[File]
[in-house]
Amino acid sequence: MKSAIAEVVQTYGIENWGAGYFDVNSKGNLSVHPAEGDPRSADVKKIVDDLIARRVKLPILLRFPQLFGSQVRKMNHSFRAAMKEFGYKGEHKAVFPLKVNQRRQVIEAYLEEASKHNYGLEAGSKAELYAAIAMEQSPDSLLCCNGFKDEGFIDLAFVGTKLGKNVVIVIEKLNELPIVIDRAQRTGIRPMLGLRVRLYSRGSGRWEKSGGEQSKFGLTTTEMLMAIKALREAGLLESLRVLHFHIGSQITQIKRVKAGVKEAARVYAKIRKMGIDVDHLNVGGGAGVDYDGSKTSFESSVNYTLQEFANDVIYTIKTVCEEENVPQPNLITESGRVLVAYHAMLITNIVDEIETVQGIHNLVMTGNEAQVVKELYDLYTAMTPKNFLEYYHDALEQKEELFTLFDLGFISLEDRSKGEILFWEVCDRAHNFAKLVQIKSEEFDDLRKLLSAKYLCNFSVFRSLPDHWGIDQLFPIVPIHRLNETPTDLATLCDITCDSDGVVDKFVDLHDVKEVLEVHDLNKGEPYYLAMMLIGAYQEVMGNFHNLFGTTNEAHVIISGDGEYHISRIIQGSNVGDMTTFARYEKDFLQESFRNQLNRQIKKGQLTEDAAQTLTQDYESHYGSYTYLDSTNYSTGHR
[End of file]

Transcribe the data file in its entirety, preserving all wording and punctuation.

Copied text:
[in-house]
Amino acid sequence: MKSAIAEVVQTYGIENWGAGYFDVNSKGNLSVHPAEGDPRSADVKKIVDDLIARRVKLPILLRFPQLFGSQVRKMNHSFRAAMKEFGYKGEHKAVFPLKVNQRRQVIEAYLEEASKHNYGLEAGSKAELYAAIAMEQSPDSLLCCNGFKDEGFIDLAFVGTKLGKNVVIVIEKLNELPIVIDRAQRTGIRPMLGLRVRLYSRGSGRWEKSGGEQSKFGLTTTEMLMAIKALREAGLLESLRVLHFHIGSQITQIKRVKAGVKEAARVYAKIRKMGIDVDHLNVGGGAGVDYDGSKTSFESSVNYTLQEFANDVIYTIKTVCEEENVPQPNLITESGRVLVAYHAMLITNIVDEIETVQGIHNLVMTGNEAQVVKELYDLYTAMTPKNFLEYYHDALEQKEELFTLFDLGFISLEDRSKGEILFWEVCDRAHNFAKLVQIKSEEFDDLRKLLSAKYLCNFSVFRSLPDHWGIDQLFPIVPIHRLNETPTDLATLCDITCDSDGVVDKFVDLHDVKEVLEVHDLNKGEPYYLAMMLIGAYQEVMGNFHNLFGTTNEAHVIISGDGEYHISRIIQGSNVGDMTTFARYEKDFLQESFRNQLNRQIKKGQLTEDAAQTLTQDYESHYGSYTYLDSTNYSTGHR